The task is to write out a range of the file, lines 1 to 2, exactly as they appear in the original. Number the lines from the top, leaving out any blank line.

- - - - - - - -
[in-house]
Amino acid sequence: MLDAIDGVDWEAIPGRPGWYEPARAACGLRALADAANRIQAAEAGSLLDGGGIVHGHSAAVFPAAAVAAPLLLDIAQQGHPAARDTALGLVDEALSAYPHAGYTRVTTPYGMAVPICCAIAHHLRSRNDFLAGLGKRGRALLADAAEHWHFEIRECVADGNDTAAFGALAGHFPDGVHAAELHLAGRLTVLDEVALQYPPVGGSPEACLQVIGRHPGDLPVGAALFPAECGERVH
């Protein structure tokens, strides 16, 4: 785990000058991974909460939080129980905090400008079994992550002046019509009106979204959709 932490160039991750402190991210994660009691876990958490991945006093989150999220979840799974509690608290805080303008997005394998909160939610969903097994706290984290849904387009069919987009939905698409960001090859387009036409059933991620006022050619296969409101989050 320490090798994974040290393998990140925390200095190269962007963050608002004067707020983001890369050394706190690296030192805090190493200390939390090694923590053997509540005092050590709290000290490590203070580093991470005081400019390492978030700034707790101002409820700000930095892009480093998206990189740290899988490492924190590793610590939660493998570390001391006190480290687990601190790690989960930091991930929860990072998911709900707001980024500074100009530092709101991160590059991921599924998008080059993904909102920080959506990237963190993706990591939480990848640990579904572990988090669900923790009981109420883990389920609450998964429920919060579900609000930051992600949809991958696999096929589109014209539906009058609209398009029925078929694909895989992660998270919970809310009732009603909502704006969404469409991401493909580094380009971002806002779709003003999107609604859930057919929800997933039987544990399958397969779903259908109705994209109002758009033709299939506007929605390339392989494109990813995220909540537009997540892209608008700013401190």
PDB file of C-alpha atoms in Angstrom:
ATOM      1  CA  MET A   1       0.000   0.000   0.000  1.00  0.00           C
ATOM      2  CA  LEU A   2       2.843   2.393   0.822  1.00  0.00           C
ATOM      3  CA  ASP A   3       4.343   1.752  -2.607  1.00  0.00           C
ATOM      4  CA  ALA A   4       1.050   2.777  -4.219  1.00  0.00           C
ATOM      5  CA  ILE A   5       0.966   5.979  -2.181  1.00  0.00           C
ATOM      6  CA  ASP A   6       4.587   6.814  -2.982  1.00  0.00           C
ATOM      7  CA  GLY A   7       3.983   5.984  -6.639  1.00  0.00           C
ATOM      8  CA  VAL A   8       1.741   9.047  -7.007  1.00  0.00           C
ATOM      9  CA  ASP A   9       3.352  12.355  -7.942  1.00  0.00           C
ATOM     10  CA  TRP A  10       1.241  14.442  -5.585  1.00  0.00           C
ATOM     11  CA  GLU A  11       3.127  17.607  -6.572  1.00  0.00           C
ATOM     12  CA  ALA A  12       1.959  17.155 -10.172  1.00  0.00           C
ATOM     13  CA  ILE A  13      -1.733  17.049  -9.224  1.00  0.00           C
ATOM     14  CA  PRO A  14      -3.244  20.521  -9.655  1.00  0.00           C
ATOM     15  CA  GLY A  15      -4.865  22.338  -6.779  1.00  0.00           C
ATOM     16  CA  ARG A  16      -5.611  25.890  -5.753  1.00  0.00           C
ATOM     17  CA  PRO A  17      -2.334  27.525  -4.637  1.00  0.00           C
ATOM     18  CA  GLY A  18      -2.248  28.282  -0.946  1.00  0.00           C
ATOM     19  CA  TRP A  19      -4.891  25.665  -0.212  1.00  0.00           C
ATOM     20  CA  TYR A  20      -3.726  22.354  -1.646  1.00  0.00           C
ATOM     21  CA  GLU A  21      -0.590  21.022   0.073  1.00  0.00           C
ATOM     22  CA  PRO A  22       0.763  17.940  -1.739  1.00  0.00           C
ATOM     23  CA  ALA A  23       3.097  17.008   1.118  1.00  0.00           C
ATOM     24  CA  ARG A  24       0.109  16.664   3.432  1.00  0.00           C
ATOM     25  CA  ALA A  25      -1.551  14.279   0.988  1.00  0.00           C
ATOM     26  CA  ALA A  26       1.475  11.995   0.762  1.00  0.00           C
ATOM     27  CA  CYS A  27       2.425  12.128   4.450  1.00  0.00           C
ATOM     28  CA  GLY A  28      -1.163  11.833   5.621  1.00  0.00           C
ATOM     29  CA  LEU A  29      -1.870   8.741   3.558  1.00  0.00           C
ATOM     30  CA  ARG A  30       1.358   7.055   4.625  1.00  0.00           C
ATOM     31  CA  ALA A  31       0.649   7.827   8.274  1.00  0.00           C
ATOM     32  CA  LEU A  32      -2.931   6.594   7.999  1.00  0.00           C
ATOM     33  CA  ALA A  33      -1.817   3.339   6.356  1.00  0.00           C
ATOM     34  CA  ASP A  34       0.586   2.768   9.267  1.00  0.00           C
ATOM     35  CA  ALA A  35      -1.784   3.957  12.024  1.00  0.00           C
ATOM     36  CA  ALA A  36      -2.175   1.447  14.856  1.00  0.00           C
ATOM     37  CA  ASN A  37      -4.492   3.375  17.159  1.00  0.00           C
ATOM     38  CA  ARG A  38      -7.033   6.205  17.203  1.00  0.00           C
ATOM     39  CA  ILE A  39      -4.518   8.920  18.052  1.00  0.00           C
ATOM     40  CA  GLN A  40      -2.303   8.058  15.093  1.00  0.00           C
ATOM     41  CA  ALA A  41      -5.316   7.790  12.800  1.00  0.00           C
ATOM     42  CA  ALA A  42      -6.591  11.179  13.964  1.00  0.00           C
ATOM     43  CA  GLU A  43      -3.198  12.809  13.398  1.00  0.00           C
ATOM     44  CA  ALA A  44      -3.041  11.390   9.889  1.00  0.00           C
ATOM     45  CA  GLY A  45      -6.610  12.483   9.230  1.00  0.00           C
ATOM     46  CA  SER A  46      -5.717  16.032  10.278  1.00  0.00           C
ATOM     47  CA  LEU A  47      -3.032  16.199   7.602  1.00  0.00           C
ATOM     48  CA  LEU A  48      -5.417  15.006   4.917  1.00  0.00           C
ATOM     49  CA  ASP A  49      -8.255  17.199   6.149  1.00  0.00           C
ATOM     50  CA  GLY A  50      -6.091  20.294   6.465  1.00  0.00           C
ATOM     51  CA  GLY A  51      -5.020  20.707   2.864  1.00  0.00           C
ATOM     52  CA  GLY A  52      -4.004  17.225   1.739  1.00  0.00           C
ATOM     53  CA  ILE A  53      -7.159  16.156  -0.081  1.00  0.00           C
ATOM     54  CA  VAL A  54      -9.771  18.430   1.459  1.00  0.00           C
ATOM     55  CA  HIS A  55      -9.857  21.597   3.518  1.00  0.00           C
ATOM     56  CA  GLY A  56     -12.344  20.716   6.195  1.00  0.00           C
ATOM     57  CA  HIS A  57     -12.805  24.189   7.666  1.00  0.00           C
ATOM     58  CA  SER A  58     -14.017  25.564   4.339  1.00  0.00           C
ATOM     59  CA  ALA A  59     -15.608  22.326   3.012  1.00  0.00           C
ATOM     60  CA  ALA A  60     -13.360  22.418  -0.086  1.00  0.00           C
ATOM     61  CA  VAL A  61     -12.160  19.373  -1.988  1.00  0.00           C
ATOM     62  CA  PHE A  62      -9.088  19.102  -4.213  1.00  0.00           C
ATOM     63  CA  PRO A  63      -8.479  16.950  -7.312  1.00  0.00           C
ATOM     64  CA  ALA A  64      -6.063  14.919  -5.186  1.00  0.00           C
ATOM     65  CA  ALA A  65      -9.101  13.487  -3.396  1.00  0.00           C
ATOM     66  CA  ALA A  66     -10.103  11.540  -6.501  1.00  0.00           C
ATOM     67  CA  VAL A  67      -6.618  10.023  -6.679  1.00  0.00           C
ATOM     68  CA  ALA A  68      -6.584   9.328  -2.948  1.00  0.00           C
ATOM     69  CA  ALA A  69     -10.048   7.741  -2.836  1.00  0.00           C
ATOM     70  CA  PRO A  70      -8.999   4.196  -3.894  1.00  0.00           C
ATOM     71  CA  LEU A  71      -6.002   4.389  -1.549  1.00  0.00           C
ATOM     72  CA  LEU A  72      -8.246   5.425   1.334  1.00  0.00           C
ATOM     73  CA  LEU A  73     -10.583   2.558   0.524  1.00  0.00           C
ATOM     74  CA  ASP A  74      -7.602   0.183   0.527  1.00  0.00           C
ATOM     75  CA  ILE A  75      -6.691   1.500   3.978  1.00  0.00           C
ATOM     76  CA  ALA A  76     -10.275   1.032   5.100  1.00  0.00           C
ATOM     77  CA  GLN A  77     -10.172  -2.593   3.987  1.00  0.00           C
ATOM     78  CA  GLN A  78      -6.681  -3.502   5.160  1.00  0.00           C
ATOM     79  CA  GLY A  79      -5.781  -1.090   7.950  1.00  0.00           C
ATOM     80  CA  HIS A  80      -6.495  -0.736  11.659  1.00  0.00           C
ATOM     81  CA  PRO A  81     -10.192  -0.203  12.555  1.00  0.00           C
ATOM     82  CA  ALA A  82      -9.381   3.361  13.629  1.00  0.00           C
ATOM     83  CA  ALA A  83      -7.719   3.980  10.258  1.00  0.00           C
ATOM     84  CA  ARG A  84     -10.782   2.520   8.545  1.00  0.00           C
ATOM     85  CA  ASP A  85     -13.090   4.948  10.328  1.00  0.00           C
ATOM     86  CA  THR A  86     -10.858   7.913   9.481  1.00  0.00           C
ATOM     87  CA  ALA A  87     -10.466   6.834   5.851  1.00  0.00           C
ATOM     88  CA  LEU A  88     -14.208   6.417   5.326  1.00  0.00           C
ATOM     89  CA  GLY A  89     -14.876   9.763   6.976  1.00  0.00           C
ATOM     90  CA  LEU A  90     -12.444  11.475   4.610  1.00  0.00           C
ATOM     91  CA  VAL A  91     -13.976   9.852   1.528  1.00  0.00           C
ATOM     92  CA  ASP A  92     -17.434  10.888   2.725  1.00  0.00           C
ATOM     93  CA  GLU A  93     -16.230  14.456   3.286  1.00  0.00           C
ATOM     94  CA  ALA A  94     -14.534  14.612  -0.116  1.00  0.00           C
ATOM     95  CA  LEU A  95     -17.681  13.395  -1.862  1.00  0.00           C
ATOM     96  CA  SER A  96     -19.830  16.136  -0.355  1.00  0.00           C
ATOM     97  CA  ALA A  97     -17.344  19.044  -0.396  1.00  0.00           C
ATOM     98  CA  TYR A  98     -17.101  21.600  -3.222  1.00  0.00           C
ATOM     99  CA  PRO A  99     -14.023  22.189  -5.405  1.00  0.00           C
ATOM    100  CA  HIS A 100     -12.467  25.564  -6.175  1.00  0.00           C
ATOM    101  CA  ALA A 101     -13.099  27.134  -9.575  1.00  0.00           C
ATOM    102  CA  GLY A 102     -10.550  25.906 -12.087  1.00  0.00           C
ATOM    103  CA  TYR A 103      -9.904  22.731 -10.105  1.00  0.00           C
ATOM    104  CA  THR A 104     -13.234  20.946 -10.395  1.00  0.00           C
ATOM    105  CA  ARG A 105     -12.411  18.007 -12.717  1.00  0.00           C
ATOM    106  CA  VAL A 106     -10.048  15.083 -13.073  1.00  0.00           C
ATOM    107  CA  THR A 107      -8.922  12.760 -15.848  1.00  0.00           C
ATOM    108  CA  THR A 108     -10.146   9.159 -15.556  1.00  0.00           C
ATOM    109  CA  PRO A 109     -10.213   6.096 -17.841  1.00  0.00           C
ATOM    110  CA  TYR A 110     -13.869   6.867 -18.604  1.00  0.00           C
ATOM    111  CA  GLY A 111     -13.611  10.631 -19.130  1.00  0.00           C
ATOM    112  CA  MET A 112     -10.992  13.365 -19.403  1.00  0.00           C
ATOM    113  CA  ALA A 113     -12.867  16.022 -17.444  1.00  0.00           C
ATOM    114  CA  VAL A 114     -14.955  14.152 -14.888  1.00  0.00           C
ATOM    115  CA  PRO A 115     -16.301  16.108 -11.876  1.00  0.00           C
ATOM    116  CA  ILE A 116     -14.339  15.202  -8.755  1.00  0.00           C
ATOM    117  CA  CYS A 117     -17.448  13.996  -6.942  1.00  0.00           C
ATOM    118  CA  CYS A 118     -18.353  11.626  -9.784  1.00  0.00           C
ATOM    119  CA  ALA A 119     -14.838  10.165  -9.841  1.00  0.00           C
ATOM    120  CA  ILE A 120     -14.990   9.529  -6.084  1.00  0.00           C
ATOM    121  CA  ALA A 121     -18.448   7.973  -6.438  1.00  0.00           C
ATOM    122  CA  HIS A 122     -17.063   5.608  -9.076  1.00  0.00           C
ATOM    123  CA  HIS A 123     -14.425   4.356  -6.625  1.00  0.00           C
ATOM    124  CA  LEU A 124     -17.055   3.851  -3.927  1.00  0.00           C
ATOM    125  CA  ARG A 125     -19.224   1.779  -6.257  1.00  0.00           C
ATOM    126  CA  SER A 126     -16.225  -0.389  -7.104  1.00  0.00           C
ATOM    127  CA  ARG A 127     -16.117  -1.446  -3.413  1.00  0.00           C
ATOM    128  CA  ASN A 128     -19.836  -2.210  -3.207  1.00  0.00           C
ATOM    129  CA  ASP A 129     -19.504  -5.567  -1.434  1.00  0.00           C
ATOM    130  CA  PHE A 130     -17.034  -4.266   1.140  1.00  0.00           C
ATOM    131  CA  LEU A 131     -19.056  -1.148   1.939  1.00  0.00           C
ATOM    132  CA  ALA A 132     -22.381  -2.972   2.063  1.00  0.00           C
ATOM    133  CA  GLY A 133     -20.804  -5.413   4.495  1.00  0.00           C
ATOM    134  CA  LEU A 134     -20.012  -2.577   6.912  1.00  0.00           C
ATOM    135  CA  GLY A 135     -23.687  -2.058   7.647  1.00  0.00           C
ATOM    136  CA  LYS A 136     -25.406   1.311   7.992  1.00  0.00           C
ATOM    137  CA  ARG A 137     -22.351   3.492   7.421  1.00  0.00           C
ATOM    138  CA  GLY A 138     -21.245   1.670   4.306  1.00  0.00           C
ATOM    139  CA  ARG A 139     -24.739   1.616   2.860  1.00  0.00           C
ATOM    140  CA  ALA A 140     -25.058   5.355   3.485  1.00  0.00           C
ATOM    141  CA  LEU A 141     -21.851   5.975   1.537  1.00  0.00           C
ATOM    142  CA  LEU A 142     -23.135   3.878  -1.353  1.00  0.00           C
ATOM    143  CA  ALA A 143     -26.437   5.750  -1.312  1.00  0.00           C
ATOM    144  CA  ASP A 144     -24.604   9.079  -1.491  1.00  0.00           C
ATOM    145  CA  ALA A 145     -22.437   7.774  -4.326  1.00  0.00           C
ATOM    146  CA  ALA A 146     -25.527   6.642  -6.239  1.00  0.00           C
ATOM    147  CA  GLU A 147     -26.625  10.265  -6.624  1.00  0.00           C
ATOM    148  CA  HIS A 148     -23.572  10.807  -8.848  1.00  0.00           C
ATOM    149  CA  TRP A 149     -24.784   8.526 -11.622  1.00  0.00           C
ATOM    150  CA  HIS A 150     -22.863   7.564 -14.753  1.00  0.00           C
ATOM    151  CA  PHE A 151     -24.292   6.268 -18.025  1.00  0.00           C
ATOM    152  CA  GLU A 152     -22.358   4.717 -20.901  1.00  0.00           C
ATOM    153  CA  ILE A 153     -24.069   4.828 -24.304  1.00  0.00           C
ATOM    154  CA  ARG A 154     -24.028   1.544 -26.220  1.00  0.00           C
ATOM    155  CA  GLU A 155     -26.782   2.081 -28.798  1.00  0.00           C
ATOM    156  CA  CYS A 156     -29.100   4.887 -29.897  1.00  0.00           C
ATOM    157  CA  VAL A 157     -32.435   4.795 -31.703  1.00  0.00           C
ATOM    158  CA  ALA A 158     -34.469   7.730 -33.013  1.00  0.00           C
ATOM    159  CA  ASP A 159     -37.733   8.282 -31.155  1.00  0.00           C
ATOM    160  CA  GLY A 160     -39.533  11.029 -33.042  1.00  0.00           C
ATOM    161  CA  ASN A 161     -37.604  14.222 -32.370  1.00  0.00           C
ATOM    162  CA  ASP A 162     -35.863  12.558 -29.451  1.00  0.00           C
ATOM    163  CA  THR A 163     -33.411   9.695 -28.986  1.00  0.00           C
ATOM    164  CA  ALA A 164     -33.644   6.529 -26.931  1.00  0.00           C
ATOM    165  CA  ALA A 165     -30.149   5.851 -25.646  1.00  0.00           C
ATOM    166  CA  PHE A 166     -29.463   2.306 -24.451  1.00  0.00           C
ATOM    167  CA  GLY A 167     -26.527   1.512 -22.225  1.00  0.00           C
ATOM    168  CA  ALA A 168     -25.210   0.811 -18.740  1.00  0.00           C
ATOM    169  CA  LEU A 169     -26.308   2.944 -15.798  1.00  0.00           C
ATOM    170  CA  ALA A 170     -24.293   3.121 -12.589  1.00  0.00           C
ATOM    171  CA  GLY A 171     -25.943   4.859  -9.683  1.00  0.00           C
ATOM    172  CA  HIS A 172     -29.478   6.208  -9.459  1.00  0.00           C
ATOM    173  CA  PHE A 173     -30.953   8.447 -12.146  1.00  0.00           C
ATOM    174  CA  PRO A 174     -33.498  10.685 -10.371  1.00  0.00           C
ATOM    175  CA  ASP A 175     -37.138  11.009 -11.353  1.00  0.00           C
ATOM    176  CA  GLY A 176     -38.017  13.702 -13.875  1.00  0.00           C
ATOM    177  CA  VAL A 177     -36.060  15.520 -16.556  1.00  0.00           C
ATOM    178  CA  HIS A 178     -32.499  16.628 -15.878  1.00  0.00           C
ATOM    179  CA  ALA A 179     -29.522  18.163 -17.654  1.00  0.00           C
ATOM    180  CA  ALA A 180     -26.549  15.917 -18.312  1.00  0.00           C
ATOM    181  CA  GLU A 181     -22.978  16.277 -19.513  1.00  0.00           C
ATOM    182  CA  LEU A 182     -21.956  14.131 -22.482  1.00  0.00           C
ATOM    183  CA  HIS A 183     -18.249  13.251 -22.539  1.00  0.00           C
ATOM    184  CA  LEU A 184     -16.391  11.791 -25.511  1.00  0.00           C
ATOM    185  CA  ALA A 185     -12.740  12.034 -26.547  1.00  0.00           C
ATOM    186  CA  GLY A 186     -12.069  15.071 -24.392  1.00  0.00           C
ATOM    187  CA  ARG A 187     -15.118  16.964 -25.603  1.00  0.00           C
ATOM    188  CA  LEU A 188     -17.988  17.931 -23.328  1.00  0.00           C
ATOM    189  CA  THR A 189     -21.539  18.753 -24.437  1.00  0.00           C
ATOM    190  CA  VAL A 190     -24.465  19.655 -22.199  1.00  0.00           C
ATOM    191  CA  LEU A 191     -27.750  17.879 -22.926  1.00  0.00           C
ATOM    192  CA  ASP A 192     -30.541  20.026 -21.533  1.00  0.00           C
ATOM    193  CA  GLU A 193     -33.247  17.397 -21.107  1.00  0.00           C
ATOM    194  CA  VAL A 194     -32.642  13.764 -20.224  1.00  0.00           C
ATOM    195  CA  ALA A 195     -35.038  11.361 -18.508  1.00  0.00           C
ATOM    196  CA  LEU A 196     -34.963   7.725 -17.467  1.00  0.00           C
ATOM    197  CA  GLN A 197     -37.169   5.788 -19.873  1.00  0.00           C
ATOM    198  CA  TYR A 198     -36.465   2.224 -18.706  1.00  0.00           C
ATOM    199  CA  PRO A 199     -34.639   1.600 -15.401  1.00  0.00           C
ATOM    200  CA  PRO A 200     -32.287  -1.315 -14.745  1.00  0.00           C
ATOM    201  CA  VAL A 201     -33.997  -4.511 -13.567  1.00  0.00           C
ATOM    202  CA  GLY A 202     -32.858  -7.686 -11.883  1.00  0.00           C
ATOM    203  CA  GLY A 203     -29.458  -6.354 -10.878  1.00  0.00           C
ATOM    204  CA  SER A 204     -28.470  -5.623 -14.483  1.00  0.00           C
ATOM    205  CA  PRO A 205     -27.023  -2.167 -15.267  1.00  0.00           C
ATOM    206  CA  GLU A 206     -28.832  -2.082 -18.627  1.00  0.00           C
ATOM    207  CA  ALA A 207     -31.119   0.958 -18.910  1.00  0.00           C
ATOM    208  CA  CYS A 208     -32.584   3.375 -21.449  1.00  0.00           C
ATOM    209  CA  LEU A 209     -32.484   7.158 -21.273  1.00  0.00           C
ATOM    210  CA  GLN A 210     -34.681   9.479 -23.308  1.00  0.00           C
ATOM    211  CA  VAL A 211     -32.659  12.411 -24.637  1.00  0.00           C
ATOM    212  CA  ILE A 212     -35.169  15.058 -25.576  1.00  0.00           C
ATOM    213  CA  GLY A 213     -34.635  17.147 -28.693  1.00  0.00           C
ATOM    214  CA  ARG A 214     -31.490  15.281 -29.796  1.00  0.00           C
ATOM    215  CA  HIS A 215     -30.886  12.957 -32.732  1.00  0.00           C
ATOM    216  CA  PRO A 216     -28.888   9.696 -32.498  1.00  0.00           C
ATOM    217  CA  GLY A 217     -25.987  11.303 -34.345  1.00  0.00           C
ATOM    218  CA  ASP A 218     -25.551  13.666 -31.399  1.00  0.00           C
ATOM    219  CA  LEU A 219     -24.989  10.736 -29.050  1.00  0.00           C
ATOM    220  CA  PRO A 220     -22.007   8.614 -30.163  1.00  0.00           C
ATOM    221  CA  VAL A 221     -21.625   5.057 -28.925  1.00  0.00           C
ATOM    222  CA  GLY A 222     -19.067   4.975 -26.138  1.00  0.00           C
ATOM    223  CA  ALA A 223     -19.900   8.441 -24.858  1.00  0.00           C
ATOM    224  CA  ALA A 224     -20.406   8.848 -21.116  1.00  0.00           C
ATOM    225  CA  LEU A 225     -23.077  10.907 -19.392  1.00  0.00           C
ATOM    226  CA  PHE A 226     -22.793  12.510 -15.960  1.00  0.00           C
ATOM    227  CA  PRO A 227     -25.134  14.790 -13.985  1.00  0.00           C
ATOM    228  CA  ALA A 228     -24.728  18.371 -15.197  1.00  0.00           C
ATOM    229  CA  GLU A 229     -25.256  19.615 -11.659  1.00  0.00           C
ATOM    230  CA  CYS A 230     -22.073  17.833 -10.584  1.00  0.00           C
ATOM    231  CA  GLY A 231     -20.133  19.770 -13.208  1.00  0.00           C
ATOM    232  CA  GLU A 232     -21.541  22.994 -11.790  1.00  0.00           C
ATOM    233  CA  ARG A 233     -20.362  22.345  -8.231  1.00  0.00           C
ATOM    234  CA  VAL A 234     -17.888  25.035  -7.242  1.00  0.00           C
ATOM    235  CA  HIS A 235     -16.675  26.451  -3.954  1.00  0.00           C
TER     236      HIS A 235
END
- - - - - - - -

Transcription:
[in-house]
Amino acid sequence: MLDAIDGVDWEAIPGRPGWYEPARAACGLRALADAANRIQAAEAGSLLDGGGIVHGHSAAVFPAAAVAAPLLLDIAQQGHPAARDTALGLVDEALSAYPHAGYTRVTTPYGMAVPICCAIAHHLRSRNDFLAGLGKRGRALLADAAEHWHFEIRECVADGNDTAAFGALAGHFPDGVHAAELHLAGRLTVLDEVALQYPPVGGSPEACLQVIGRHPGDLPVGAALFPAECGERVH